The sons and estate of a forklift driver who unloaded bags of raw asbestos for six years as part of his job have won a $2.2 million verdict against Union Carbide, which mined and sold the asbestos to his employer.
The jury actually awarded $2.4 million, but the award was reduced Dec. 22 under the state’s cap on non-economic damages.
The plaintiffs’ attorneys argued that Union Carbide failed to adequately inform the worker, Daniel Edwards, about the dangers of asbestos when the medical literature and internal corporate documents showed a link between asbestos and mesothelioma as early as 1967, two years before Edwards started working with the product.
Edwards died in 2008.
Union Carbide argued that it was up to the employer, National Gypsum, to warn about the risks of asbestos, but the plaintiffs’ attorneys were helped by a legal standard making that defense argument an uphill battle.
“They would have to prove that they made a conscious decision not to adequately warn because they were aware that the employer was providing [its own] warnings,” said plaintiffs’ counsel William Minkin of The Law Offices of Peter G. Angelos PC, in Baltimore. “It’s a difficult standard to meet.”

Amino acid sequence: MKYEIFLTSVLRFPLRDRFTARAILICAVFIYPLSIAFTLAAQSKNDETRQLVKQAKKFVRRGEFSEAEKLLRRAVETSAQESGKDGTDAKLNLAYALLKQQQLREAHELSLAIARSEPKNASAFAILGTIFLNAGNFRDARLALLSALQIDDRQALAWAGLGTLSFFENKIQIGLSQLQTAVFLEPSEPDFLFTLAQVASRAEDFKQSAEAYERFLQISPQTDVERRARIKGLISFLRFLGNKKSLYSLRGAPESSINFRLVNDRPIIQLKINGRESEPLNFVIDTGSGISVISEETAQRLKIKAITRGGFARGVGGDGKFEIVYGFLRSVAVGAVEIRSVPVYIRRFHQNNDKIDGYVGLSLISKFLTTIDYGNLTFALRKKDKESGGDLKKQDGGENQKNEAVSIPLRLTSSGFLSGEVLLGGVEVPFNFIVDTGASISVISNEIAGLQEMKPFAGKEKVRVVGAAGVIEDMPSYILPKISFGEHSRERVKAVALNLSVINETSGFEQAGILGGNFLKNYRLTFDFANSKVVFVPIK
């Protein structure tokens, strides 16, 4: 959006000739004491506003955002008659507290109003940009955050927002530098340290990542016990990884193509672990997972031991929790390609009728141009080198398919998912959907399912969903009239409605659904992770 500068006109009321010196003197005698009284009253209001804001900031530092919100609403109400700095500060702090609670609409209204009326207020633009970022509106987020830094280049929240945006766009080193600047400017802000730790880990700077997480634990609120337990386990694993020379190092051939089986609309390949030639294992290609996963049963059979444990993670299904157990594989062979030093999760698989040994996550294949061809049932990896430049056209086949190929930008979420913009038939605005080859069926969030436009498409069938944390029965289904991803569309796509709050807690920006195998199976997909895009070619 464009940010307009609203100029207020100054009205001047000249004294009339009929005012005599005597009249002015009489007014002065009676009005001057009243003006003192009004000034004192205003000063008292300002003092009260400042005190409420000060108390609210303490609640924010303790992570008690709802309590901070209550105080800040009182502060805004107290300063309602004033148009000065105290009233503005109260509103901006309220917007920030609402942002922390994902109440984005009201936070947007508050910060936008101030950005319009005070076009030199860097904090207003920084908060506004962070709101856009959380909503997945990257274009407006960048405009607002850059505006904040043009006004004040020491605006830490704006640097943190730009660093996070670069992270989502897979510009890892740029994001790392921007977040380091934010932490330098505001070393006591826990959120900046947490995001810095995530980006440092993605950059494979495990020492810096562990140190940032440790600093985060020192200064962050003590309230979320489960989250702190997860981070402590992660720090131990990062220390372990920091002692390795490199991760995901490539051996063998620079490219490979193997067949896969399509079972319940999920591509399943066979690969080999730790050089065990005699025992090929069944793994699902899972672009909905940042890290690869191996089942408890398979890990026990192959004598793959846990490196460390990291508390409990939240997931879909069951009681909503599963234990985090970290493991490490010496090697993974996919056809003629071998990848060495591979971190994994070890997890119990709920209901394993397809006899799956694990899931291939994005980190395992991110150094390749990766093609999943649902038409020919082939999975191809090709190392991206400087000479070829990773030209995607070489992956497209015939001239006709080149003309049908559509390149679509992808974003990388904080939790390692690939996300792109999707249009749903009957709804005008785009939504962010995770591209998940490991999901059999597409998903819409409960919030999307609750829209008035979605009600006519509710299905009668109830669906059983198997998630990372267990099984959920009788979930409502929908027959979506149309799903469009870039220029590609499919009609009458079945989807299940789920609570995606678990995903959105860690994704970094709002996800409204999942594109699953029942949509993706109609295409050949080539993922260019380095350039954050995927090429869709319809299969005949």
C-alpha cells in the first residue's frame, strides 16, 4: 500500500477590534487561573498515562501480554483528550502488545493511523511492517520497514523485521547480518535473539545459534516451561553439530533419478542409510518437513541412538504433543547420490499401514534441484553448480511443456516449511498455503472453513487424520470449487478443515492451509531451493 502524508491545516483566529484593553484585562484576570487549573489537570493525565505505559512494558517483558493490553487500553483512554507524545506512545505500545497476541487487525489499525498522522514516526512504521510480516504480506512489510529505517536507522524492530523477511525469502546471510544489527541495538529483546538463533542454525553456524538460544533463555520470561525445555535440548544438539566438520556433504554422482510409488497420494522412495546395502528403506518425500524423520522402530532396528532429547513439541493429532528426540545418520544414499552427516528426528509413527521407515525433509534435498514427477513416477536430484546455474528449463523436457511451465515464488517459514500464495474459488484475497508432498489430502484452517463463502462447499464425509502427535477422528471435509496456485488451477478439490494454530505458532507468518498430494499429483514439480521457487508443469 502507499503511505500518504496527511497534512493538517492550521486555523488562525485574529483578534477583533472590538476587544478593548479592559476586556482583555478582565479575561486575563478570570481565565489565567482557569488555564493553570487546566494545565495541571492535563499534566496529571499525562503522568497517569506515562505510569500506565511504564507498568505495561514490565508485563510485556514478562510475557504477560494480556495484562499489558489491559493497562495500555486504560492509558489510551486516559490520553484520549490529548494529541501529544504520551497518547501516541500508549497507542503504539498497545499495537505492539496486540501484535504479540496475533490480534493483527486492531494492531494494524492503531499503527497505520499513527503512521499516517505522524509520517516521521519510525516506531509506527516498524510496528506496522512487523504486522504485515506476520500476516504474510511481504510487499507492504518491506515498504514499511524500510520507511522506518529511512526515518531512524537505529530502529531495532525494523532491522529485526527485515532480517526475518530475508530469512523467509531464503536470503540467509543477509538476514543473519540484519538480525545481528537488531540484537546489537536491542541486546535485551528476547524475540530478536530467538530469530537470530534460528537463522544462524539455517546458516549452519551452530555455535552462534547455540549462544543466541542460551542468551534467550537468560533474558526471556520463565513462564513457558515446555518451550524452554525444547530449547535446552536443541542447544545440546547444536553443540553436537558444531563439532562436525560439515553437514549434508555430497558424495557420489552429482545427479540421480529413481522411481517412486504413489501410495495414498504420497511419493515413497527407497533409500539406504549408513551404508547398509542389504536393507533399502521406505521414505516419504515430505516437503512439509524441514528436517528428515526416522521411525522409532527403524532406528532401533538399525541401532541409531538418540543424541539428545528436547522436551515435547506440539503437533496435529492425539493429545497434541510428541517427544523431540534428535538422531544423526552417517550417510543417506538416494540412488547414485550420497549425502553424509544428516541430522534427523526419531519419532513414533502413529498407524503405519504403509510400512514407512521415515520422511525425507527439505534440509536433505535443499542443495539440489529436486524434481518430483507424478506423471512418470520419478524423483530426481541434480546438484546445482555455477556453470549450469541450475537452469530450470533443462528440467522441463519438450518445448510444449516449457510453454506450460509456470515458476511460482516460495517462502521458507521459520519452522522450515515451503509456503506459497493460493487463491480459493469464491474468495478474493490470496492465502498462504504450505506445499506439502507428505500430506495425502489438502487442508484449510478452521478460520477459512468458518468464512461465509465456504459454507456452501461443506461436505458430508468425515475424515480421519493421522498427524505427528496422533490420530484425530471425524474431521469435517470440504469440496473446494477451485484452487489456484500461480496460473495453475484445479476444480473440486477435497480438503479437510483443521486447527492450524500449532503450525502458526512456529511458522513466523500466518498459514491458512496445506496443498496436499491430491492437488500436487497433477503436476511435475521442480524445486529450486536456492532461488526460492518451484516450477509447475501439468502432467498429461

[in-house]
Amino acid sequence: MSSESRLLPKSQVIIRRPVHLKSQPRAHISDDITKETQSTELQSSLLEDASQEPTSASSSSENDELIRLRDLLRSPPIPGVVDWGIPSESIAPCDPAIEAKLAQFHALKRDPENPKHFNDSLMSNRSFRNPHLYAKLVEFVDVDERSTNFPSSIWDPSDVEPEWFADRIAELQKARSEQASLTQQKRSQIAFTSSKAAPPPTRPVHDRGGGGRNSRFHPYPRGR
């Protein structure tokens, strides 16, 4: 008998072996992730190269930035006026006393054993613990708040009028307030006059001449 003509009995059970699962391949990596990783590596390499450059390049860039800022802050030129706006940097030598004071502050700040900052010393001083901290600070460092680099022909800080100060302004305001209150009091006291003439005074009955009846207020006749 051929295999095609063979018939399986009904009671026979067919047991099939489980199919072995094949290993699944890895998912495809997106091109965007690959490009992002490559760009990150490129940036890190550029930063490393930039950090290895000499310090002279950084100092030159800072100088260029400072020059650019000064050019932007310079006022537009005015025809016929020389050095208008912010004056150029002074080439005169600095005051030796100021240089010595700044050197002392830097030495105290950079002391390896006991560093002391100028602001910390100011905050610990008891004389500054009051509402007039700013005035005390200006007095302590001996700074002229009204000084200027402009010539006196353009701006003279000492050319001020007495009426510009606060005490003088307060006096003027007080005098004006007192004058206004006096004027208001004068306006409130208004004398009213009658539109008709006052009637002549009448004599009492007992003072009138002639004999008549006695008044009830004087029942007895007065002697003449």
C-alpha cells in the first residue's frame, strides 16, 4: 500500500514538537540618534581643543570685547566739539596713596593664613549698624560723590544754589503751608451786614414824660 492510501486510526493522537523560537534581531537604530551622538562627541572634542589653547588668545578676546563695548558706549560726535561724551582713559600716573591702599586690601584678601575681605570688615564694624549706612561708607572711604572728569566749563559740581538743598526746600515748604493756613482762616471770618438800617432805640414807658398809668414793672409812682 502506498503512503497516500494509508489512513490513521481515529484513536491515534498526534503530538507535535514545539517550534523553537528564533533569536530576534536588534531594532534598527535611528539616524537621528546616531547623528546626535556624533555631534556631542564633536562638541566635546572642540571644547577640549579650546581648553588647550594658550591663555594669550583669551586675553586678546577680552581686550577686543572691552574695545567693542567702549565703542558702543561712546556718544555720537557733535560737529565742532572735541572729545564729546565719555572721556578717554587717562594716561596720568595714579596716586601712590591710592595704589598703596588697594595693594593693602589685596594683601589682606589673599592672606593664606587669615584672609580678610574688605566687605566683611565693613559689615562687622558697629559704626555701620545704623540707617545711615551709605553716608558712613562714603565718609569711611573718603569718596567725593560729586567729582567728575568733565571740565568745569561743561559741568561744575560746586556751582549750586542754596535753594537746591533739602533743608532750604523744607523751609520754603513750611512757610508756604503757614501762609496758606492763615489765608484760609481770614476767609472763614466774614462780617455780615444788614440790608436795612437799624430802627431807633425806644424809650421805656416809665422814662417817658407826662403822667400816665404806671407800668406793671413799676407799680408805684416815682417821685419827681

The employer, National Gypsum, is bankrupt and was not a party to the suit.
Defense attorneys Morton Dubin of Orrick in New York and Thurman Zollicoffer Jr. of Whiteford Taylor Preston, LLP in Baltimore did not return calls seeking comment.
Edwards worked at the same National Gypsum plant in Maryland his whole life, operating a forklift to load and unload deliveries.
From 1969 to 1975, Union Carbide shipped more than 2.4 million pounds of raw asbestos to National Gypsum by rail from a mine it owned in California, according to the lawsuit.
Two of Edwards’ co-workers testified that when asbestos arrived in 35-pound bags, they lifted them and dumped them onto Edwards’ forklift, releasing white clouds of asbestos. The bags were then broken open and mixed with other ingredients to make products like joint compound.
“Each and every one of the bags created clouds of visible dust,” said Charles Candon, also of The Law Offices of Peter G. Angelos.
According to the plaintiffs’ lawyers, the defense first argued that the type of asbestos in question, known as chrysotile, does not cause mesothelioma, at least not in the amounts that Edwards was exposed to.
Although both sides’ experts agreed that chrysotile is less potent than amphibole asbestos, the plaintiffs’ expert testified that it can still cause mesothelioma, especially given that Edwards was exposed to it for several years.
Plaintiffs’ attorneys also admitted 40 to 50 documents showing a link between asbestos and mesothelioma, including a 1967 internal corporate document on the hazards associated with the product.
“That document outlined pretty much all you needed to know about the hazards two years before Union Carbide began selling asbestos to National Gypsum,” said Minken.
The defense asserted that Edwards’ cancer was caused by a different exposure to asbestos.
But that argument didn’t go far.